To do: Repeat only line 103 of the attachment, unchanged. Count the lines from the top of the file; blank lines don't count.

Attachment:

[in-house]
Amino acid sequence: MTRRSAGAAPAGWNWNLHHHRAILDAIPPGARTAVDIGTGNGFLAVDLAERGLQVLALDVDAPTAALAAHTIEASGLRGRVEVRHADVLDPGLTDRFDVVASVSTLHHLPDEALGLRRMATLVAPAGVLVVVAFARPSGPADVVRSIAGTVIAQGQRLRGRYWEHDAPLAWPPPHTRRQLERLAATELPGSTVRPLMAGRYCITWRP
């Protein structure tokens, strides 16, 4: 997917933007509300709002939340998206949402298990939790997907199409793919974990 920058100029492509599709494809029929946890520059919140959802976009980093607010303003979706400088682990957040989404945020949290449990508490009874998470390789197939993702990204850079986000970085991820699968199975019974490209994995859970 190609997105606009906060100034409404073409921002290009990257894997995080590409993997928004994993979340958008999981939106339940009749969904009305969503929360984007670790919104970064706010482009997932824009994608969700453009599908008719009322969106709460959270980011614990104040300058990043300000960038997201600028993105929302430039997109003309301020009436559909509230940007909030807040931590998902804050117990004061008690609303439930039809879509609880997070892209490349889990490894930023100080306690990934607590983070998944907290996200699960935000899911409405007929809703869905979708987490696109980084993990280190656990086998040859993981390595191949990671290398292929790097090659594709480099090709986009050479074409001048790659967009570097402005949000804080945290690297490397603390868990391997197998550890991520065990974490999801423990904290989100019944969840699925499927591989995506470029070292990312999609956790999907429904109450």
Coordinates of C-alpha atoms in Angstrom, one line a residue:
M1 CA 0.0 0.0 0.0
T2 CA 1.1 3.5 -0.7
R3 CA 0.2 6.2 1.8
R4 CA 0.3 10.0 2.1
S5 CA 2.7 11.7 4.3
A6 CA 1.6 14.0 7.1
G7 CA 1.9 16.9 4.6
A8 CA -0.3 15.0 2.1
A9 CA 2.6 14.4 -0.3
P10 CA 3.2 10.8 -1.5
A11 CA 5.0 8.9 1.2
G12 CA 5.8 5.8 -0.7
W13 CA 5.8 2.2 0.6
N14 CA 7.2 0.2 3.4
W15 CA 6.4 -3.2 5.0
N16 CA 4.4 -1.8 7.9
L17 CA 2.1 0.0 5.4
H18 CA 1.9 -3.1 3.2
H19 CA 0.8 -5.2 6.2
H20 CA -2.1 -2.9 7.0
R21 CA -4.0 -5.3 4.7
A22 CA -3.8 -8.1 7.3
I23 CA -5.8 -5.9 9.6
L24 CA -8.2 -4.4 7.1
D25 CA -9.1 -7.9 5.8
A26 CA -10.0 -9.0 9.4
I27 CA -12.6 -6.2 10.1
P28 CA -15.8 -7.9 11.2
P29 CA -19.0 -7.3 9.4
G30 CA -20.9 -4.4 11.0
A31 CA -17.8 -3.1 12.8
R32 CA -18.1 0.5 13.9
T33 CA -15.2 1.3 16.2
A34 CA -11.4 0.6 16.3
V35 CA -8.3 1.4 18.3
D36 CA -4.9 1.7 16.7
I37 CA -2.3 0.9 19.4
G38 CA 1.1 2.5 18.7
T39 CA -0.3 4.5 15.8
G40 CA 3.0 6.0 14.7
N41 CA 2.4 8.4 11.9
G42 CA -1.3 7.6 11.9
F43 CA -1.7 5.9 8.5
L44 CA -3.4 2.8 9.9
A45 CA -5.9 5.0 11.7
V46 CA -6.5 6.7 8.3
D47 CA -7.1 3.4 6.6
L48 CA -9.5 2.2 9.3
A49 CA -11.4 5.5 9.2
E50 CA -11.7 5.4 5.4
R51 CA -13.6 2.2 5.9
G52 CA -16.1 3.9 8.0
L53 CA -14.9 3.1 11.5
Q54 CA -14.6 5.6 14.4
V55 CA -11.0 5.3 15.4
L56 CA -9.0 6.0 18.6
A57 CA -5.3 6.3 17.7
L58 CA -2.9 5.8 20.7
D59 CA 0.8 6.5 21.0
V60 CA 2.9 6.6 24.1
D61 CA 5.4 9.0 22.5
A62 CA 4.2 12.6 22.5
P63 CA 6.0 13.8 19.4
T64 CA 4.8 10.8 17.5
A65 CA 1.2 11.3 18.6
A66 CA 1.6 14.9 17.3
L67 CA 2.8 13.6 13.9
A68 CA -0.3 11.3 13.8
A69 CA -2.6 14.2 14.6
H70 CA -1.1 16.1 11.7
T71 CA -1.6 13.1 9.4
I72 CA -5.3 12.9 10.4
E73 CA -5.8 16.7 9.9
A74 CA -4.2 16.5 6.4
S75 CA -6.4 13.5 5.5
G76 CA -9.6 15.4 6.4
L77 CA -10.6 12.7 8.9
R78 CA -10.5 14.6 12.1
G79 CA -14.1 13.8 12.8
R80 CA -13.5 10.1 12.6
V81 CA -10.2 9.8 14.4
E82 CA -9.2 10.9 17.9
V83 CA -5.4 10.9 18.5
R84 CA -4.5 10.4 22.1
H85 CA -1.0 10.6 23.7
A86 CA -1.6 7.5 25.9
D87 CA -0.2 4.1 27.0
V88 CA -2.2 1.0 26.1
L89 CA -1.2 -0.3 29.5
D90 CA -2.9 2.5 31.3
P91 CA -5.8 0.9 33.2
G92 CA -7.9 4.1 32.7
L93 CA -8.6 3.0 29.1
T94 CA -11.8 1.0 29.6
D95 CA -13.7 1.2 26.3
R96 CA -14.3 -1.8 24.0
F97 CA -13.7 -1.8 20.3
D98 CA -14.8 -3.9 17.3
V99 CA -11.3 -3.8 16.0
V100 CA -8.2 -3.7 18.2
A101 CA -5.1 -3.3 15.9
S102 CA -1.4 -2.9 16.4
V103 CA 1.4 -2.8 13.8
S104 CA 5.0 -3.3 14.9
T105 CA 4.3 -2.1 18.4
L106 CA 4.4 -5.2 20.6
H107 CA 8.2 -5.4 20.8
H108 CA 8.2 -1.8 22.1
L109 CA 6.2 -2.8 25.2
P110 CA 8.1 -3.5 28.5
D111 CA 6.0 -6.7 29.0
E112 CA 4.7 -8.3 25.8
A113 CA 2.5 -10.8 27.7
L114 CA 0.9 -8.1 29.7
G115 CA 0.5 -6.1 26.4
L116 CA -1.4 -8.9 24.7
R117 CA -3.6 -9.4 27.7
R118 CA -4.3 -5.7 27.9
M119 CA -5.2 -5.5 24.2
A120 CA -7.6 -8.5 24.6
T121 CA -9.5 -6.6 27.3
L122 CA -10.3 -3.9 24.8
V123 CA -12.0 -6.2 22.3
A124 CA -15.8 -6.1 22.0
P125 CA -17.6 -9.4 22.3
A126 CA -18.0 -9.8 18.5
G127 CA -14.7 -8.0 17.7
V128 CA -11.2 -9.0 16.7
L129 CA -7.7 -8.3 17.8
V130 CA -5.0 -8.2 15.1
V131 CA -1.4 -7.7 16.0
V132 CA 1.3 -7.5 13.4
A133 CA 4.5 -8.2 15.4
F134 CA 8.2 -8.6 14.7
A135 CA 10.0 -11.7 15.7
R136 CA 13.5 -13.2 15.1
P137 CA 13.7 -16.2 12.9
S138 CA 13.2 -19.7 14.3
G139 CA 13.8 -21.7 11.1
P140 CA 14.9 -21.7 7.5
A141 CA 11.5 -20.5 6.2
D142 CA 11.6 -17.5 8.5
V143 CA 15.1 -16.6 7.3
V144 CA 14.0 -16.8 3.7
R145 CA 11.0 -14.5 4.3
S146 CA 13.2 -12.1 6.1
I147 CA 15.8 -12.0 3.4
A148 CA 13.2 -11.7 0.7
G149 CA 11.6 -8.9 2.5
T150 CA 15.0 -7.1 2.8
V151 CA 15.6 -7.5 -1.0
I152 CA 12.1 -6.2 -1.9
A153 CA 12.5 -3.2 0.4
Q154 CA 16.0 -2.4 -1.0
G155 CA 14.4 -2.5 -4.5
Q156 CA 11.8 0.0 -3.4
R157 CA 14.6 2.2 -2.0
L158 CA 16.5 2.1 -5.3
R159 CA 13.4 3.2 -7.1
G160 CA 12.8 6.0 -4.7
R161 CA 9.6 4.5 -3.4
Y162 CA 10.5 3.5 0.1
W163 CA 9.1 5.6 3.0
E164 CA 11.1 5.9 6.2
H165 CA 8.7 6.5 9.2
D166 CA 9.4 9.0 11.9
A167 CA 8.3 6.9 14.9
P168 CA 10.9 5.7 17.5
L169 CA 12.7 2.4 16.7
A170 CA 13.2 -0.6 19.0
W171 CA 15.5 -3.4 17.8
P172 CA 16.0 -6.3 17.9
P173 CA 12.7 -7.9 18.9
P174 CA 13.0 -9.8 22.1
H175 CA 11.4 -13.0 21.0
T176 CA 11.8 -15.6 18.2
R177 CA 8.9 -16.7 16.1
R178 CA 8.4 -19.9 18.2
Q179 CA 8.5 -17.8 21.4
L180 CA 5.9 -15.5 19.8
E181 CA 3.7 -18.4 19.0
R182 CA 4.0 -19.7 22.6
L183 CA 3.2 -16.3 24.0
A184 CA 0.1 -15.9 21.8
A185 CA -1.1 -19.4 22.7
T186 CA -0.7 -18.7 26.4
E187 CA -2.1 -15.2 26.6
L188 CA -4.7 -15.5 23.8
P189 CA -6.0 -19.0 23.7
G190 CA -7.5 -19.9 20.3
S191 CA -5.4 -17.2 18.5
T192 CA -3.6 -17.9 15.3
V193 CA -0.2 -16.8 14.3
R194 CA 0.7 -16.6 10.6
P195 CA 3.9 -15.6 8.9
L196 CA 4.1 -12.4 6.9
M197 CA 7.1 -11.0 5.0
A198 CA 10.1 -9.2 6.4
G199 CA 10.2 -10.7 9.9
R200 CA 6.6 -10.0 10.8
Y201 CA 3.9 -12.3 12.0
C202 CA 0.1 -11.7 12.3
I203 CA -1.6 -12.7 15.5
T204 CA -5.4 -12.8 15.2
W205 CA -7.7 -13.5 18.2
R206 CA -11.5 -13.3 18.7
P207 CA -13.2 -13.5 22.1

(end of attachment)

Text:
V99 CA -11.3 -3.8 16.0